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Eugene Weekly : News : 11.25.09

 

RIP, Papa Soul

Remembering Ted ‘Papa’ Lee

by Ted Taylor

Hundreds of people in the Eugene area and beyond are mourning the death of  Ted “Papa Soul” Lee, who died unexpectedly Wednesday, Nov. 18, at the age of 43. A celebration of life has been scheduled from 3 to 5 pm Sunday, Nov. 29, at the McDonald Theatre, and it will include music. A New Orleans-style jazz funeral procession will begin at 1 pm across from Tiny Tavern, and go to the McDonald Theatre.

Lee and his family owned Papa’s Soul Food Kitchen & Blues Joint and Brown Betty’s Café at 4th and Blair in the Whiteaker neighborhood. The restaurants remain open. He is survived by his wife, Deb, and two children, D’angelo and Dondre.

The main restaurant’s Myspace page is filling with messages of condolence. “He was an amazing man, and his spirit will forever live on in the hearts of those who loved him,” reads one comment. “Papa was a kind and giving man. The world just won’t be as bright without him in it,” reads another, and “No one made me laugh like you could!” See more at www.myspace.com/papassoulkitchen¬†

In a message to family and friends, Deb Lee says:

He was the most incredibly genuine man I have ever met. He touched the lives of the neighborhood, the city, the county! I always knew people loved him, but this outpouring of support and sadness and grief is incredible. I feel so blessed to have been able to spend the last 13-plus years with my soulmate. …  He believed in karma and the effects of his actions on people and the world. He always tried to do good and to make a positive impact on the people he touched. Our boys D’Angelo and Dondre have lost the most important thing to a young man, their father. They are extremely sad, but are holding up. Papa made them strong and they are using that strength to get through this incredible pain.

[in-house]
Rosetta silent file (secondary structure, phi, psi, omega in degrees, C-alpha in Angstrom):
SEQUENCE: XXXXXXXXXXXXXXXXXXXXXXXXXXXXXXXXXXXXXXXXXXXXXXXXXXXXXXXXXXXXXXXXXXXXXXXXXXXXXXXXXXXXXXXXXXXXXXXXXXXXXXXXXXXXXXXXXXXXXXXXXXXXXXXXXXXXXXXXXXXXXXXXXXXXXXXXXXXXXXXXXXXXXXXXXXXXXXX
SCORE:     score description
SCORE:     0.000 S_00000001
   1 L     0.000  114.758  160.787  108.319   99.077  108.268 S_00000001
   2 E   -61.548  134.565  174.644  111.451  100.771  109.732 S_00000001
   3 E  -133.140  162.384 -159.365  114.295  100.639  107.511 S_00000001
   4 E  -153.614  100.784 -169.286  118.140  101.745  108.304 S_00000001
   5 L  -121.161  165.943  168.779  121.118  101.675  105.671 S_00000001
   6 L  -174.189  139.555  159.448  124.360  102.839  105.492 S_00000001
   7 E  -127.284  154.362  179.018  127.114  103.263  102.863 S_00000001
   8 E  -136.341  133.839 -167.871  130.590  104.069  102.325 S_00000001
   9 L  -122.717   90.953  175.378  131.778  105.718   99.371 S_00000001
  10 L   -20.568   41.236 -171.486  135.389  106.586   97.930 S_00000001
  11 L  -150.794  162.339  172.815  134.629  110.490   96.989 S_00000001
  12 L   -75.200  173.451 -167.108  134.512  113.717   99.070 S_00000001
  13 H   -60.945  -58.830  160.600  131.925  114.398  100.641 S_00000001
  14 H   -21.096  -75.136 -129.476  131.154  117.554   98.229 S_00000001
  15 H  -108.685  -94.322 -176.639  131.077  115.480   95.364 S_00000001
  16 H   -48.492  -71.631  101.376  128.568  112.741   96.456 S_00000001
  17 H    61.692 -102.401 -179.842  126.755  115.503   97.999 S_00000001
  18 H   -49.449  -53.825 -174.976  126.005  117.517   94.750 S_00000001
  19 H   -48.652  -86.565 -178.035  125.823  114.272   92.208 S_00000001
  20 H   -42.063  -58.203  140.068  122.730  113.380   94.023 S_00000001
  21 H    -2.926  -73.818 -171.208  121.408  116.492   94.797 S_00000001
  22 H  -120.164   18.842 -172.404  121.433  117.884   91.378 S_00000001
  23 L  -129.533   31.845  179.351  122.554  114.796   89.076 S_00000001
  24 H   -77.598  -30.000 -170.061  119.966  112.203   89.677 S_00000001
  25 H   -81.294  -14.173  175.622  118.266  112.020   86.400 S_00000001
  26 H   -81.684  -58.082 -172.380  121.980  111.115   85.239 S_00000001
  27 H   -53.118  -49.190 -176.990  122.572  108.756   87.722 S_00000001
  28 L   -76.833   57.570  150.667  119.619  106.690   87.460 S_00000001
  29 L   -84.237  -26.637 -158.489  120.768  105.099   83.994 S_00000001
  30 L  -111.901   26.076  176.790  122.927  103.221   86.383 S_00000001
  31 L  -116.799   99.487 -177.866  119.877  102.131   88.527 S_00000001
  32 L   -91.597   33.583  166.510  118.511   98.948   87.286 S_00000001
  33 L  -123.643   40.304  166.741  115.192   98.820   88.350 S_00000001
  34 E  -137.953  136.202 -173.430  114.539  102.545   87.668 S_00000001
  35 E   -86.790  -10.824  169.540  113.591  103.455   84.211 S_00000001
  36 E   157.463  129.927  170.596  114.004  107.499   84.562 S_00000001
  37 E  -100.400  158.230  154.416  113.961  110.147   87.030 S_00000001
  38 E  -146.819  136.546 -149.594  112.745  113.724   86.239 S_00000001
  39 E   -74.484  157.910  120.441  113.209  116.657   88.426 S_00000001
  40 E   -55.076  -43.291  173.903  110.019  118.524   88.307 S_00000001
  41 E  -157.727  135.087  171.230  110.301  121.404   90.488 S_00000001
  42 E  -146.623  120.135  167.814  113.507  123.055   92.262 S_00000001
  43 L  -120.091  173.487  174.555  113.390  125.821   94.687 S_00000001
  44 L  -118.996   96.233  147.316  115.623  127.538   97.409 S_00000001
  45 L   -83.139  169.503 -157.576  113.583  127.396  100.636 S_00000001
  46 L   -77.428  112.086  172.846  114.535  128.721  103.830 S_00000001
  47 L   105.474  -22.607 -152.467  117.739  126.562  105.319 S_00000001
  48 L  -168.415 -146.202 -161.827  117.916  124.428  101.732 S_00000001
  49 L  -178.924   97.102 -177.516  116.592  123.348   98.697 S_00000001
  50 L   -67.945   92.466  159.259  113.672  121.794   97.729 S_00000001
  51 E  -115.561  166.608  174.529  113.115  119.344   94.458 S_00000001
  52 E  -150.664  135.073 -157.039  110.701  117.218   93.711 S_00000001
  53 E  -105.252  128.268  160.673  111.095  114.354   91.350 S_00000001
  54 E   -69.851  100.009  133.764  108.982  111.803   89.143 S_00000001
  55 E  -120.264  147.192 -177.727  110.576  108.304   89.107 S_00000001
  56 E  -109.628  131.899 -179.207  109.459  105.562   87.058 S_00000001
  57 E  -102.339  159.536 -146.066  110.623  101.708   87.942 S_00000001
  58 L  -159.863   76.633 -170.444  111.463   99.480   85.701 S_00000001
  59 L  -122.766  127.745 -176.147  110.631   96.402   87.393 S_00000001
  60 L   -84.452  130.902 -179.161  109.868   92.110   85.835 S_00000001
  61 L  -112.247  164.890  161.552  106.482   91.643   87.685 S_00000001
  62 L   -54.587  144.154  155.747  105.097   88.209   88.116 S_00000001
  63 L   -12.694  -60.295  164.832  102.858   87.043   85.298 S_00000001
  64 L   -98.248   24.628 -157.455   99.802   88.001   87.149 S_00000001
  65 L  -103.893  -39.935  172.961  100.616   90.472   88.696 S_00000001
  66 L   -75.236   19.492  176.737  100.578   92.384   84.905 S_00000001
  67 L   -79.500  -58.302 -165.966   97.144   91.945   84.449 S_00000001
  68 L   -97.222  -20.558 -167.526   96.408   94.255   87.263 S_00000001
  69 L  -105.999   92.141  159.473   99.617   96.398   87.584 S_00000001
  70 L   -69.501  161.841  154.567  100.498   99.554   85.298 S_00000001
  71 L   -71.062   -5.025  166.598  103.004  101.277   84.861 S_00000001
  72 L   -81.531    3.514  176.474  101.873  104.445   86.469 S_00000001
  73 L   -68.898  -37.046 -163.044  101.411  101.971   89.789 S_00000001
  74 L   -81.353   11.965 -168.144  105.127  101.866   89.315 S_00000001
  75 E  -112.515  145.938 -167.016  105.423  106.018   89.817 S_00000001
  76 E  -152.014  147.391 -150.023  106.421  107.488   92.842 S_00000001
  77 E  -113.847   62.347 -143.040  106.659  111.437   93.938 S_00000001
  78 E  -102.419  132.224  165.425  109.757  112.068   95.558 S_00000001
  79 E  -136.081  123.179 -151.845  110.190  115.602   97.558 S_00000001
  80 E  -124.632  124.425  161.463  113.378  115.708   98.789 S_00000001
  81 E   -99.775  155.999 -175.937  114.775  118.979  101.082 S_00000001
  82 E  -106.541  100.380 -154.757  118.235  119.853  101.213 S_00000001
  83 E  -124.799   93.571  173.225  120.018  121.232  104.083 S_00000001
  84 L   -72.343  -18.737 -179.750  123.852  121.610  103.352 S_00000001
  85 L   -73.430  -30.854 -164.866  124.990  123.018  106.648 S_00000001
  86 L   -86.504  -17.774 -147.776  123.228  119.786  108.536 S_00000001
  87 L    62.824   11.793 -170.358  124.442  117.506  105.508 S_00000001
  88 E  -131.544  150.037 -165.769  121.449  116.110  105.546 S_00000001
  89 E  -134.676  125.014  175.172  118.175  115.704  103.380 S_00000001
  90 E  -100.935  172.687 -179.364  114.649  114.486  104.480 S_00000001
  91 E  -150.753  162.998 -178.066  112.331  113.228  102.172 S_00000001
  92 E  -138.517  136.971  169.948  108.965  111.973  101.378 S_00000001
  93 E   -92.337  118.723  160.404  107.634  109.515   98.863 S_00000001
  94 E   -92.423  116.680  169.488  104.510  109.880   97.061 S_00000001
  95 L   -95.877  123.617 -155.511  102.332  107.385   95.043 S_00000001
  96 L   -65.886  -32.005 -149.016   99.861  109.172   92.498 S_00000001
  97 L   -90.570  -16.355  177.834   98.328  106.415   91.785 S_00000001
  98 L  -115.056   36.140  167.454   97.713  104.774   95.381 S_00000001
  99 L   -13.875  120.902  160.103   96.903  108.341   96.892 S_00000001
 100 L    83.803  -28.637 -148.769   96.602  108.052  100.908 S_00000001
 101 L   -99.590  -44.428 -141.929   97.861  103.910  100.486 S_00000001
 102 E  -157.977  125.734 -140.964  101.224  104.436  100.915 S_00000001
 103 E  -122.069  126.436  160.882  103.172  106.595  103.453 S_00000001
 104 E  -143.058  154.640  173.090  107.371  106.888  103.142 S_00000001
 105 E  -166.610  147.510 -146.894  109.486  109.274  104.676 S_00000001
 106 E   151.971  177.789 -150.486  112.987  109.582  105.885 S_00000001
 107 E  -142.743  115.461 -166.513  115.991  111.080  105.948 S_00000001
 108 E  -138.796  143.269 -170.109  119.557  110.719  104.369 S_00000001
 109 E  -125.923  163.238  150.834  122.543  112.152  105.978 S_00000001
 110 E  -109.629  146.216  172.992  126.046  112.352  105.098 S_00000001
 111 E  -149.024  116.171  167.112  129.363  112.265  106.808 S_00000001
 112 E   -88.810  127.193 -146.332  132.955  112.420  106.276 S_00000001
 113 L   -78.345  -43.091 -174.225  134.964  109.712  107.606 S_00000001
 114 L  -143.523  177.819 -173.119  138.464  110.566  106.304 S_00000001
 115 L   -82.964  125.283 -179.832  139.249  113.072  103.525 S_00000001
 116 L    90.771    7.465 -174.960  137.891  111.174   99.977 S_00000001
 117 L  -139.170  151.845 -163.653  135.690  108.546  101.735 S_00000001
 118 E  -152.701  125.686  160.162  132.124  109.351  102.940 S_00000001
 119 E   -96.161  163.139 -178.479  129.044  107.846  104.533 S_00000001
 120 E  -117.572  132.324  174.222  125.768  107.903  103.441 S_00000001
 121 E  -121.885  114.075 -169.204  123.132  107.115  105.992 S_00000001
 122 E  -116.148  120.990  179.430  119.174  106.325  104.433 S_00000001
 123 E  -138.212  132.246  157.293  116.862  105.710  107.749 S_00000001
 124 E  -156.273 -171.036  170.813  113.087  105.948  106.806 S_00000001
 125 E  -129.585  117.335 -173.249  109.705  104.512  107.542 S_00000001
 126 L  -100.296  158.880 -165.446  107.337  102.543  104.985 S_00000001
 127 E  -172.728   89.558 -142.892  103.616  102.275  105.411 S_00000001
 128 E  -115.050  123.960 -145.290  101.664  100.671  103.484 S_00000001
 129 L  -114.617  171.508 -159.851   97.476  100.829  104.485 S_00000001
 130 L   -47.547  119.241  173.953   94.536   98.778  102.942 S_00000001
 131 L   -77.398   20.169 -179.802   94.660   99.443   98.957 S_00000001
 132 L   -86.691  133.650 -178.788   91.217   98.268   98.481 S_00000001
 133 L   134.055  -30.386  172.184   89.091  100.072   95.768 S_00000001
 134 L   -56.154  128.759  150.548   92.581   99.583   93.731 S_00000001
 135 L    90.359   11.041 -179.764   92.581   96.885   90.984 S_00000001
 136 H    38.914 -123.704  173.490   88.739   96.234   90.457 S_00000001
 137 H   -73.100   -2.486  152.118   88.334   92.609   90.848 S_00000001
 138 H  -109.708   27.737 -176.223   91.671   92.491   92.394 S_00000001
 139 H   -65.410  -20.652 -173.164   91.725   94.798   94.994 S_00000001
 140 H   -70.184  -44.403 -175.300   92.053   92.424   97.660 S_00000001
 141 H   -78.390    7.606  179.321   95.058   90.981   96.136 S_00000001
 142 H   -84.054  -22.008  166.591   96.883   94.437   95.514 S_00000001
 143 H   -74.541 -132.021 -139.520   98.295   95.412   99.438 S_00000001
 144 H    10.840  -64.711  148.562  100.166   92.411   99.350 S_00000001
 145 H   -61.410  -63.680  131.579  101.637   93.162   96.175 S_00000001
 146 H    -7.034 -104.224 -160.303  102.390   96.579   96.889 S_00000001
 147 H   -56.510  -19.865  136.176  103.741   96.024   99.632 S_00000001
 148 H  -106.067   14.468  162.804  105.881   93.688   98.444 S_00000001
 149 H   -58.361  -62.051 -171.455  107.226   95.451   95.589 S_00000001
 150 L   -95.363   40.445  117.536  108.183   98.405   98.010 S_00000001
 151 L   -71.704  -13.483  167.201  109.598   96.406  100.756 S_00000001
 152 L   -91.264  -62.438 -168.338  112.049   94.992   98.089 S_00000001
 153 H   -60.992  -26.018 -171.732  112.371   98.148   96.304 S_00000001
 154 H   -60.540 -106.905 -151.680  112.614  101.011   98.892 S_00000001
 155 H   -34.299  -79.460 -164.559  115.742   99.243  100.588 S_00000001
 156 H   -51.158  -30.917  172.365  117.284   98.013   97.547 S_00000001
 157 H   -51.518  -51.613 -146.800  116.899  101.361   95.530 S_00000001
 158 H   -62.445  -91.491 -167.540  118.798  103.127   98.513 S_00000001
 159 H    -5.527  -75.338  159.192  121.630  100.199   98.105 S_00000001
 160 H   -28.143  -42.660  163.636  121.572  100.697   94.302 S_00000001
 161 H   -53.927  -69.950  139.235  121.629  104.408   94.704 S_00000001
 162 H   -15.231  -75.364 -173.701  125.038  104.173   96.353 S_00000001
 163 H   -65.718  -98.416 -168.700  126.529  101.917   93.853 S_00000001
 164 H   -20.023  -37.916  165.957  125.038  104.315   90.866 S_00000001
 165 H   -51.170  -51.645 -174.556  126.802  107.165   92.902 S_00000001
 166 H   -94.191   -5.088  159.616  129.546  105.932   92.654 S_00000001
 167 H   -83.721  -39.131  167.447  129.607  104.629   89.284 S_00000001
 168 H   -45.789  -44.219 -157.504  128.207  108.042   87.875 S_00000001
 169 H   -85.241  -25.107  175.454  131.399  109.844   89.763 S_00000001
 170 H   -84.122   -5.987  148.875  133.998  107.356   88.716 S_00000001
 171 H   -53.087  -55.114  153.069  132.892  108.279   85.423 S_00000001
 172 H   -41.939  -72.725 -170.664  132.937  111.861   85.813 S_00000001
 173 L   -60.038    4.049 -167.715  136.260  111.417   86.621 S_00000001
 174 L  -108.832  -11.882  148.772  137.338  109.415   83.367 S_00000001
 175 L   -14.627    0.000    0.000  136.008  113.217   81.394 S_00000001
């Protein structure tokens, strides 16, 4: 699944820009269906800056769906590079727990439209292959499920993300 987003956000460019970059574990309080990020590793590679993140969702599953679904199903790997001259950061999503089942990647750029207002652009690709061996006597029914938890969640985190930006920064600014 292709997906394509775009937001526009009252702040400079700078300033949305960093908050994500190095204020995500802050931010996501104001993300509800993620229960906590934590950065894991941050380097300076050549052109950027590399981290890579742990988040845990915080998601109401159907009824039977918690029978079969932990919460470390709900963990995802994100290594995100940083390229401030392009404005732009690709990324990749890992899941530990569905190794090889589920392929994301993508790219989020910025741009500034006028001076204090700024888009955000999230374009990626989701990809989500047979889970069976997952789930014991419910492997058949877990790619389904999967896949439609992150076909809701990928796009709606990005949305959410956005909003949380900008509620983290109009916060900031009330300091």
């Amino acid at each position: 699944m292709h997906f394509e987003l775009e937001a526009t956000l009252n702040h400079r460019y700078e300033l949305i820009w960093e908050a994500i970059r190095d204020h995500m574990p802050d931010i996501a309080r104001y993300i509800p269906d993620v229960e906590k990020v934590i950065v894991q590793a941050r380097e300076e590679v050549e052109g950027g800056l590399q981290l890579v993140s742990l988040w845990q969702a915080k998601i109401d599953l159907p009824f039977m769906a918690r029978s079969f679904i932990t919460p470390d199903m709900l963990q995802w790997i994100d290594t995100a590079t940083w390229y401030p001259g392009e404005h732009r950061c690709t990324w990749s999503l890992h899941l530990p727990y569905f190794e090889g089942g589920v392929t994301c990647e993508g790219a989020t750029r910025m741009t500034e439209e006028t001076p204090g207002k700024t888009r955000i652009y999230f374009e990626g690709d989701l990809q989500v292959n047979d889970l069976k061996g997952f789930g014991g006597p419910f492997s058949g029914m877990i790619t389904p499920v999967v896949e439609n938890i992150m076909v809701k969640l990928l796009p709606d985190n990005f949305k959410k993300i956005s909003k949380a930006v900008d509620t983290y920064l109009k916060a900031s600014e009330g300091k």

Lee was on a roll when he died; he was busy with two popular restaurants and his up-and-coming blues band, 100 Percent Delta Stomp. He was looking ahead to expanding food production and retail sales of his sauces and pies, cooking classes and possibly even a television show. He was also talking about taking his band on the road for a West Coast tour. 

He began cooking with his mother at an early age, and spent time as a line cook and chef in the Southern U.S., Jamaica, and around Eugene before opening his first food cart. Throughout his career he was known as a kind and generous man, always willing to help people out. He employed many people over the years at his family’s restaurants.

Music was one of Lee’s passions and he is credited for giving Eugene’s blues scene and local musicians a big boost over the past five or so years. His earlier band, Papa’s Soul Kitchen, was well known in the valley and Lee provided a stage and opportunities for unknown musicians to perform.

“Papa gave everybody a chance to get up on that stage,” says musician Bill Shreve (who is also EW’s director of sales and marketing). “If they were good he’d invite them back, and if they weren’t good, he’d just smile.”

A tribute to Lee was broadcast on KRVM the morning of Nov. 21, hosted by two DJs — Brad, the Broken Down Old Man and Steve Spoulos. Playing blues and sharing stories were Jerry Zybach, John Bryson, Natty “O” Bumpo, Bill Shreve, Hank Shreve and Michael Tracey. 

Lee was featured in EW many times, including EW’s CHOW! section. The story and photos can be found by searching the EW web archives for “Papa’s Got a Brand New Bag.”